The Services Sector Continues Recovery in U.S. and Europe
Apr 7, 2002
The services sector in the U.S. experienced strong growth of business activity for a second month in a row confirming analysts’ expectations that the economy has left behind what now appears to have been a rather mild economic downturn. The information released by the Institute for Supply Management –ISM on April 3, 2002 indicates that non-manufacturing business activity, which includes services and commodities, was 57.3%. The indicators was 7 percentage points above the breakeven point of 50% and just over 1 percentage points bellow the 58.7% reading in February.
The services sector also experienced a recovery in the Eurozone according to the NTC Research-Reuters indicator of business activity released on 4 April 2002. The indicator was 53.1% in March and was above the 51.5% registered in February. In the United Kingdom services sector activity increased for the third month in a row and registered 53.8% in March, a 1.7% increase from the 52.1% registered in February according to Chartered Institute of Purchasing and Supply-CIPS.
Growth of services business activity in the U.S was enhanced by the strong performance of Legal Services; Business Services; Retail Trade; Wholesale Trade, and Health Services. Among the services that contracted in March were Utilities, Finance and Banking, and Communications.
In the Eurozone, Ireland continued to evidence the strongest growth after the index of business activity was 59%, the strongest growth level since February 2001. The French services sector followed in growth with 54.7%, while the Italian services sector also continued to grow, albeit at a slower rate after the indicator in March was 53.2%. Spain’s services sector also recorded a recovery with services business activity at 51.7% in March that confirms that contraction of services activity is now behind. Most important, German services registered growth after the indicator of activity in this country registered 52.3% after close to five months of contraction of services. In February the indicator was 49.8% in Germany, bellow the 50% breakeven point.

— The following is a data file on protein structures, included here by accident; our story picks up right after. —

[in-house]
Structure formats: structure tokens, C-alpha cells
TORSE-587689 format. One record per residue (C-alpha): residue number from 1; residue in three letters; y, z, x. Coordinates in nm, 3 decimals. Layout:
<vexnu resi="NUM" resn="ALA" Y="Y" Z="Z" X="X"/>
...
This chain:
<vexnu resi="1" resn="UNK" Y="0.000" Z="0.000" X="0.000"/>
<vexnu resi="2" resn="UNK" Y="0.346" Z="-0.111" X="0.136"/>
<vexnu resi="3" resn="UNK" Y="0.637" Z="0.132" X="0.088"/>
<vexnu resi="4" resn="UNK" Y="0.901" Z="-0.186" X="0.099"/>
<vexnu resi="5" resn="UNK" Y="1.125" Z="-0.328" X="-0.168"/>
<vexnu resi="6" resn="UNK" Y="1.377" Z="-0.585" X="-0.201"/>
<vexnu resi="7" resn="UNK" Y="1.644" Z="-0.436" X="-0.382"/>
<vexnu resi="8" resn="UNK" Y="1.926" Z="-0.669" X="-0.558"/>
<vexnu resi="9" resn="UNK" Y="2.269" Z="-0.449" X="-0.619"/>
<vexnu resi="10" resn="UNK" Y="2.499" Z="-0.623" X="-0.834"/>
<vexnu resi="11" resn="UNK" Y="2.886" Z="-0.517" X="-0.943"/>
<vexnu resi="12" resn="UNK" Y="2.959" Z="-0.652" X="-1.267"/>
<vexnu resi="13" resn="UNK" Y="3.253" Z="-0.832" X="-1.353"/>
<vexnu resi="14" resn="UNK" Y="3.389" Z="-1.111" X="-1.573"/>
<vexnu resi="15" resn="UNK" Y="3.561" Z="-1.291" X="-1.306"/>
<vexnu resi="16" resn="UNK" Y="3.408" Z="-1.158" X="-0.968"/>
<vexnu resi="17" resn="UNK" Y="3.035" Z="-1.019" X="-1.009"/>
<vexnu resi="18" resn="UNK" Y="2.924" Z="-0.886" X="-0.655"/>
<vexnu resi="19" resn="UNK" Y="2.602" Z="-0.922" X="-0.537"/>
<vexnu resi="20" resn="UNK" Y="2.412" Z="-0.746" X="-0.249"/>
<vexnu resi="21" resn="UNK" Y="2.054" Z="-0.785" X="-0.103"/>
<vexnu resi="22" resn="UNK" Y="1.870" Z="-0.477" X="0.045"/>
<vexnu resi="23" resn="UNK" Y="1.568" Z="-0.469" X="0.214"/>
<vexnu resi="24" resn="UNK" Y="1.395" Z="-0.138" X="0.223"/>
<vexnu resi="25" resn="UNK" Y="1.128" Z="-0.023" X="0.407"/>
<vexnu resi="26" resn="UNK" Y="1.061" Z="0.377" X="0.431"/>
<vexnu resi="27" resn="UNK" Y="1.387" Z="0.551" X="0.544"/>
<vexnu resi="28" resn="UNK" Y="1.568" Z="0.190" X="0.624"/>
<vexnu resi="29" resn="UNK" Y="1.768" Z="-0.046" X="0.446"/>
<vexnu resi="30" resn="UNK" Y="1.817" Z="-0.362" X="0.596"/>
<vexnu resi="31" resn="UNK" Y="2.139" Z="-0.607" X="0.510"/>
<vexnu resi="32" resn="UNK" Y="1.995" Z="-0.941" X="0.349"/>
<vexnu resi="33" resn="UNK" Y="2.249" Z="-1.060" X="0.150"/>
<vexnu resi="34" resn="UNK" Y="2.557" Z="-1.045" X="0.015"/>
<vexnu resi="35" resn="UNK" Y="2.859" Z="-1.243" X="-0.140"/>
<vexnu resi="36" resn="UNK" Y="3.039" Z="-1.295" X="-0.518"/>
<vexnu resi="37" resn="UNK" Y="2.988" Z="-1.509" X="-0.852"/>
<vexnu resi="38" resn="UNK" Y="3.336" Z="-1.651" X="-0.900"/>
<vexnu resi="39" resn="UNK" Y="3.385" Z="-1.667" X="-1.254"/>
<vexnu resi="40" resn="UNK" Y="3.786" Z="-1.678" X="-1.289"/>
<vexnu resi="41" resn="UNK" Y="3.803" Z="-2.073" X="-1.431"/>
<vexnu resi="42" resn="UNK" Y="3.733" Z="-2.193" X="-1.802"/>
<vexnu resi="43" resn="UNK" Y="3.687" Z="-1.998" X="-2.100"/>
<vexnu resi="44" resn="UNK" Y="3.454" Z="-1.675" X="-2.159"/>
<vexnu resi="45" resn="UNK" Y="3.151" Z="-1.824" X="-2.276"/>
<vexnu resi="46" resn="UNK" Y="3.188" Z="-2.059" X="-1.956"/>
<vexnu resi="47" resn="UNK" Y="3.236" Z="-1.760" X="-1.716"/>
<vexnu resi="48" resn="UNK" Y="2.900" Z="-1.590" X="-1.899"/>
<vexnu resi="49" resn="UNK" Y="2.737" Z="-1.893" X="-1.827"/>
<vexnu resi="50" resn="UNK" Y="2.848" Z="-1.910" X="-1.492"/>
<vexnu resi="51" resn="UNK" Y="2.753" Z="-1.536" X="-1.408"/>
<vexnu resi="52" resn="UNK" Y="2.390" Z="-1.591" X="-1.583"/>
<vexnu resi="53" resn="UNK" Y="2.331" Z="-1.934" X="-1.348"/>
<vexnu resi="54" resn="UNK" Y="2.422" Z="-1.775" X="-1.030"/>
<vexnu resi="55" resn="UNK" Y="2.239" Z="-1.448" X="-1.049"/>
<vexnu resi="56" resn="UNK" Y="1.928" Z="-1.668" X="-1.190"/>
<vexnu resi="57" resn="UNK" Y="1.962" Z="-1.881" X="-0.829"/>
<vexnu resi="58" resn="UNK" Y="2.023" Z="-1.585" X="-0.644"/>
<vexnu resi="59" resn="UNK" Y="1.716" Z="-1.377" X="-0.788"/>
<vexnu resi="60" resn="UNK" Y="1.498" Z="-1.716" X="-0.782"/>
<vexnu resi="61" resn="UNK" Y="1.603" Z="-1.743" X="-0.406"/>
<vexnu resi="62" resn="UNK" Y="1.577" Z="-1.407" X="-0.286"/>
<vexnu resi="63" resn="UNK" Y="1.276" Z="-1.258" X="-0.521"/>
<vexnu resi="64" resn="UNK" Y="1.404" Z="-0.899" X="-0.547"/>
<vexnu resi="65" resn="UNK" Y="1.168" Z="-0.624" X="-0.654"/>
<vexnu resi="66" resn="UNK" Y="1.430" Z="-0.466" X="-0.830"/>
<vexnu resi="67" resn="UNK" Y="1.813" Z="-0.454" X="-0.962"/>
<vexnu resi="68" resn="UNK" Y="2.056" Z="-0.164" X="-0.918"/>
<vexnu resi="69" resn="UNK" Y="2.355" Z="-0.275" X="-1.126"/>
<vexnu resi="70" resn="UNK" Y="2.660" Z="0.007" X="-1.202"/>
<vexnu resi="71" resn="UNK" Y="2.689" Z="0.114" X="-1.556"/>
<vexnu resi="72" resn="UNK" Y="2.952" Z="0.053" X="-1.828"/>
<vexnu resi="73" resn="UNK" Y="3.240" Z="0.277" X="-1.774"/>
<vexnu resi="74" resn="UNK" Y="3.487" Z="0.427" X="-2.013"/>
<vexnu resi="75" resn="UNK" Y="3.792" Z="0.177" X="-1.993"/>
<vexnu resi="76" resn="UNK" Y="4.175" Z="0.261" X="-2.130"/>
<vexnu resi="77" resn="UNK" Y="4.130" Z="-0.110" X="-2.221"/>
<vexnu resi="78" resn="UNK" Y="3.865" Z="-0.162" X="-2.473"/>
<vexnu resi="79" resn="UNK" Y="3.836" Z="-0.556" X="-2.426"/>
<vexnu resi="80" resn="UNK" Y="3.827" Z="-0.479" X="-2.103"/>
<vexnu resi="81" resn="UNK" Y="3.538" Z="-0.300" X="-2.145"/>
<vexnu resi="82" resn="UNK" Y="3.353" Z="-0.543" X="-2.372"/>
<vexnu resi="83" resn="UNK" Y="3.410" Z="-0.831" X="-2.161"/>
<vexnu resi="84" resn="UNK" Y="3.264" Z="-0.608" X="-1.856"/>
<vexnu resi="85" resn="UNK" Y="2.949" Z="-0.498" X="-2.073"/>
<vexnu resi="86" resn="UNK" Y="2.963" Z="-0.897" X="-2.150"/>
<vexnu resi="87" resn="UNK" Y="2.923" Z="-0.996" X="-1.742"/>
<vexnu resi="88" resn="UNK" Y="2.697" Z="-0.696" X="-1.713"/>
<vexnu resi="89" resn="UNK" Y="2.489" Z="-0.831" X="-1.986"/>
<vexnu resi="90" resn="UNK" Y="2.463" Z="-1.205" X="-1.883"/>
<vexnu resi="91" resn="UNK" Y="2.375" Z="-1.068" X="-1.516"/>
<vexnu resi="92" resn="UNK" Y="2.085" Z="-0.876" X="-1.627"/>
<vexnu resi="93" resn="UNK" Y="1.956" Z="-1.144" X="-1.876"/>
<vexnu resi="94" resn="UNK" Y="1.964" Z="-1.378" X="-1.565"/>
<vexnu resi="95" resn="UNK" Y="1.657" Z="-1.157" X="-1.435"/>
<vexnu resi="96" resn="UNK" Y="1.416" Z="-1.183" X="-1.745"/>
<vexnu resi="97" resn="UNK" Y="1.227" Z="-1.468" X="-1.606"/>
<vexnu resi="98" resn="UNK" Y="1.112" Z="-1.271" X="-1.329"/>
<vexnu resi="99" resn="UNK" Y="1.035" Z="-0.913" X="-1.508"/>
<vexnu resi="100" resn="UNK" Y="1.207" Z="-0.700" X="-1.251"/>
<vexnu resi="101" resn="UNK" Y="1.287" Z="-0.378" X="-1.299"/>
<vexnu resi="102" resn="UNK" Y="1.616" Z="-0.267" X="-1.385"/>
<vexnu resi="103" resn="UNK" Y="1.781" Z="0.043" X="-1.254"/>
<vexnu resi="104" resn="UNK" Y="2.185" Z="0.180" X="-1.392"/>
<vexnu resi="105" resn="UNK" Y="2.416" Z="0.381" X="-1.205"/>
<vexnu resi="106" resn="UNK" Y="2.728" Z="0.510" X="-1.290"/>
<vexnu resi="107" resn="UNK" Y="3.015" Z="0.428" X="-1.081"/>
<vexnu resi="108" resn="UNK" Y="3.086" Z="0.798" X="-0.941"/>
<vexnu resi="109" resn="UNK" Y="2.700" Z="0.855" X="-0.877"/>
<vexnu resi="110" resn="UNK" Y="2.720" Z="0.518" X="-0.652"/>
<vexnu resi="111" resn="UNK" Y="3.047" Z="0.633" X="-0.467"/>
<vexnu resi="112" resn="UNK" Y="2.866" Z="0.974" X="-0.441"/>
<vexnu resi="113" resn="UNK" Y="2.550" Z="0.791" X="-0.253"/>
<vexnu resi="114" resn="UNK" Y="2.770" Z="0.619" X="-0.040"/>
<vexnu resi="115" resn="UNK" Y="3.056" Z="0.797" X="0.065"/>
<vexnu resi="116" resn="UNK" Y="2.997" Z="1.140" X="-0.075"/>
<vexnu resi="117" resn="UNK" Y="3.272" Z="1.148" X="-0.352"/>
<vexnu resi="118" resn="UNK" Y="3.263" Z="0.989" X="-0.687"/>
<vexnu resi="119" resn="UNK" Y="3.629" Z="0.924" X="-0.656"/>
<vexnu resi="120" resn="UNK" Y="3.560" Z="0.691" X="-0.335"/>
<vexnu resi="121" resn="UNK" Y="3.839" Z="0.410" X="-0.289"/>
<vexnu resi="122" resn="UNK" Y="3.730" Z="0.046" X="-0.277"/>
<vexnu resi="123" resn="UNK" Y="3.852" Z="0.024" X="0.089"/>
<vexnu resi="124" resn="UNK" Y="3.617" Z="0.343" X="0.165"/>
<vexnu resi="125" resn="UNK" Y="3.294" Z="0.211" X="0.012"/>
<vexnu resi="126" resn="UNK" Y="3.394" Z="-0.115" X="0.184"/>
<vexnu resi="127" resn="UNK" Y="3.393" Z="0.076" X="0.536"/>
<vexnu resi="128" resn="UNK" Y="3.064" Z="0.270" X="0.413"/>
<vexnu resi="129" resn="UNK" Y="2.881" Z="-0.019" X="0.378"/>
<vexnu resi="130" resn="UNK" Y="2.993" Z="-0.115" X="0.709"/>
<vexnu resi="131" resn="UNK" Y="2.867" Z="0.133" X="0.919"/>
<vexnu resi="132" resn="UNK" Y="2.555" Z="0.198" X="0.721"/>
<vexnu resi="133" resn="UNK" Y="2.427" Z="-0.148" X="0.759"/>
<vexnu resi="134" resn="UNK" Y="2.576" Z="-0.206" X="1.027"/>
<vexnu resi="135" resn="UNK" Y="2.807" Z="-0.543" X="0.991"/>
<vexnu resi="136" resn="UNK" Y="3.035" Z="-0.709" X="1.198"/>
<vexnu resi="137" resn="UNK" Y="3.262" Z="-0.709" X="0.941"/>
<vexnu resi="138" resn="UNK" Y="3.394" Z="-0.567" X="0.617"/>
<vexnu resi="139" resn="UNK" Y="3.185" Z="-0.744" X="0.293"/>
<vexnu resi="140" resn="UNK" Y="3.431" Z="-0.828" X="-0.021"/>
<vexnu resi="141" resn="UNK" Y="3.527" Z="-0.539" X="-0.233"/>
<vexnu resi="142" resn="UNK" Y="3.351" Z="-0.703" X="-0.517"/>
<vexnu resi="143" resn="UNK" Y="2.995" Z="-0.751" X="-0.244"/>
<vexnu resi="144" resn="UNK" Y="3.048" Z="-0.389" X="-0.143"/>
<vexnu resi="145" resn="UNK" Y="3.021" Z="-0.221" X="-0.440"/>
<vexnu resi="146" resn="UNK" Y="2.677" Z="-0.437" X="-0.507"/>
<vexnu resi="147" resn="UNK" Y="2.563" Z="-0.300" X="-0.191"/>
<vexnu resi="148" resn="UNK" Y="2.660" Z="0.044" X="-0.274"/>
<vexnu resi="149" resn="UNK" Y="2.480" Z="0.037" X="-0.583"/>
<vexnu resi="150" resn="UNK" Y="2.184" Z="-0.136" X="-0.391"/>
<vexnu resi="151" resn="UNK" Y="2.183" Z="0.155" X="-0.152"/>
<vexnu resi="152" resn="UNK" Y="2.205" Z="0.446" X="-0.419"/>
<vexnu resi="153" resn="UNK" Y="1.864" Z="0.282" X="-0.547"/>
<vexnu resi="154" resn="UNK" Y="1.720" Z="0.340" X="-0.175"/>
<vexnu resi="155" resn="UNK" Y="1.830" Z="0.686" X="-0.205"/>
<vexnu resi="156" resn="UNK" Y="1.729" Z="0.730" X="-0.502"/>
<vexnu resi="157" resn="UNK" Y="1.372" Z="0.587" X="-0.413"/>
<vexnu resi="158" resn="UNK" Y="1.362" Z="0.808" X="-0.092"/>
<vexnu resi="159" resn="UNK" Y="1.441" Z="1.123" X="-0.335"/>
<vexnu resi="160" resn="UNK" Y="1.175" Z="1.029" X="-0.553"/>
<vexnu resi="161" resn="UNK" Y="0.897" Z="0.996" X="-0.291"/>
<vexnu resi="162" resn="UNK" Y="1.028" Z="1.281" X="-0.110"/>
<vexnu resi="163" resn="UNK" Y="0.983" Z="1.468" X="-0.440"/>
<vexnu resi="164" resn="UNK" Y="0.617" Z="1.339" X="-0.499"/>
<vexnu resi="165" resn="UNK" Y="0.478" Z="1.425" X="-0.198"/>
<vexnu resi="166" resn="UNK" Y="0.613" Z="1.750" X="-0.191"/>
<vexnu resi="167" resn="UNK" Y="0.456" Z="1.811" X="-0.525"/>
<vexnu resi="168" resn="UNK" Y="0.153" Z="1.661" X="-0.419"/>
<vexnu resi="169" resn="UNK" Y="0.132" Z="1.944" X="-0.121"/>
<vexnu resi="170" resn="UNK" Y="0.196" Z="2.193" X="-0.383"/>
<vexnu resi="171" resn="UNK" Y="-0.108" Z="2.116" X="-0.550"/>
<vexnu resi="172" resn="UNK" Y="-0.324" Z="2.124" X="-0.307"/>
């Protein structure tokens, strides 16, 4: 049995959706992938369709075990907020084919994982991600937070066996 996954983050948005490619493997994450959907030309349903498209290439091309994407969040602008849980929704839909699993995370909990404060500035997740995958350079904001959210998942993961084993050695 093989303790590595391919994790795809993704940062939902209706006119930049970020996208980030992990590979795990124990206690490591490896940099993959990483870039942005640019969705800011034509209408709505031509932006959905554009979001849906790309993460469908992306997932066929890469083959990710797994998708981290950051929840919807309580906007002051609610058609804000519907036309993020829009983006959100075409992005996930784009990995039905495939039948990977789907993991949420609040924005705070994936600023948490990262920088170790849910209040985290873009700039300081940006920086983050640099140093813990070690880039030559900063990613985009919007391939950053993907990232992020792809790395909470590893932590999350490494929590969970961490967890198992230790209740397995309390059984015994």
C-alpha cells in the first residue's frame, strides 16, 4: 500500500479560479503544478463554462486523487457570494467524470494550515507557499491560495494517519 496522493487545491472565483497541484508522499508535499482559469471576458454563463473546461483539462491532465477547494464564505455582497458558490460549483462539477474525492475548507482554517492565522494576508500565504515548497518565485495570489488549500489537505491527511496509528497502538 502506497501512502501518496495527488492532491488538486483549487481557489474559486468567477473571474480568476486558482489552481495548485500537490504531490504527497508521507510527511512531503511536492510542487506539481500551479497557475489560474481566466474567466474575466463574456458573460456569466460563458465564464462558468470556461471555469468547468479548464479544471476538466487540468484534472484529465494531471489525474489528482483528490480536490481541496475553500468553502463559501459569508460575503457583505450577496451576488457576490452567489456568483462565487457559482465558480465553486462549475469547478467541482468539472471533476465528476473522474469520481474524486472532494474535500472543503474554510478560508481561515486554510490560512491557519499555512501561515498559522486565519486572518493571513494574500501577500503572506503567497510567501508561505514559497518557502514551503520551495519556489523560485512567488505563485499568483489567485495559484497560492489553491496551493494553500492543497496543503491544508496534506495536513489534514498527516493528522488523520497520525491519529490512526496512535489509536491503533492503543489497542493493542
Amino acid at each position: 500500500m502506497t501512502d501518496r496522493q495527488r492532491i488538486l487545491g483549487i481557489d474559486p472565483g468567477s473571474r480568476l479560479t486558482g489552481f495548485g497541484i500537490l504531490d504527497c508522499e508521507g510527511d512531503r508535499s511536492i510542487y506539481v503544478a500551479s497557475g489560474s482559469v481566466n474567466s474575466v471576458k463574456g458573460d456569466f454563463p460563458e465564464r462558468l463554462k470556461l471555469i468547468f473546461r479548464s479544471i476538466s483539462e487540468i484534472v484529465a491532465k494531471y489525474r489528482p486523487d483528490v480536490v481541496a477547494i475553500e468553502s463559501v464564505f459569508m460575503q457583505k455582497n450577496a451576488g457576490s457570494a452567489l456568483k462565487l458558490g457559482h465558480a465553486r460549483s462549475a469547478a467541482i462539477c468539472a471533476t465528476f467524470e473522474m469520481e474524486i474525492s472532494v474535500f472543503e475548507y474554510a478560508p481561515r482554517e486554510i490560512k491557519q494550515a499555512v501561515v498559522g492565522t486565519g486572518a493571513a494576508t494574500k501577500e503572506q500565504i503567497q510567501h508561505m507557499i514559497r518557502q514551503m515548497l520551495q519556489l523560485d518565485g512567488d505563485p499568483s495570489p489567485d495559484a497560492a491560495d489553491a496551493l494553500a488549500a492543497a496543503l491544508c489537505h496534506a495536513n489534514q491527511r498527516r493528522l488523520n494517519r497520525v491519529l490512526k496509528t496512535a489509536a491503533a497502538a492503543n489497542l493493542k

Despite the recovery of services activity on both sides of the Atlantic, employment continues to register negative growth, although the rate of layoffs has hit a bottom both in the U.S. and Europe. In the U.S. employment continued to decrease in March after the IPM employment index registered 45.5%, yet the March level was up from the 43.6% reading in February. In Europe new business and increasing optimism stimulated the creation of new jobs after the Reuters Eurozone Services Employment Index signaled layoffs during four successive months. This is the first time since last July that all of the national service economies covered by the survey reported growth of employment. Expansion of staffing levels was strongest in France and weakest in Germany.
For further information on the U.S. Non-manufacturing survey visit the Institute of Supply Management at http://www.ism.ws/ISMReport/NMROB042002.cfm.
For additional information on the Eurozone services survey of the United Kingdom survey visit NTC Research at http://www.ntc-research.com/Uk/Open/headlines.asp where the surveys can be downloaded in PDF format.
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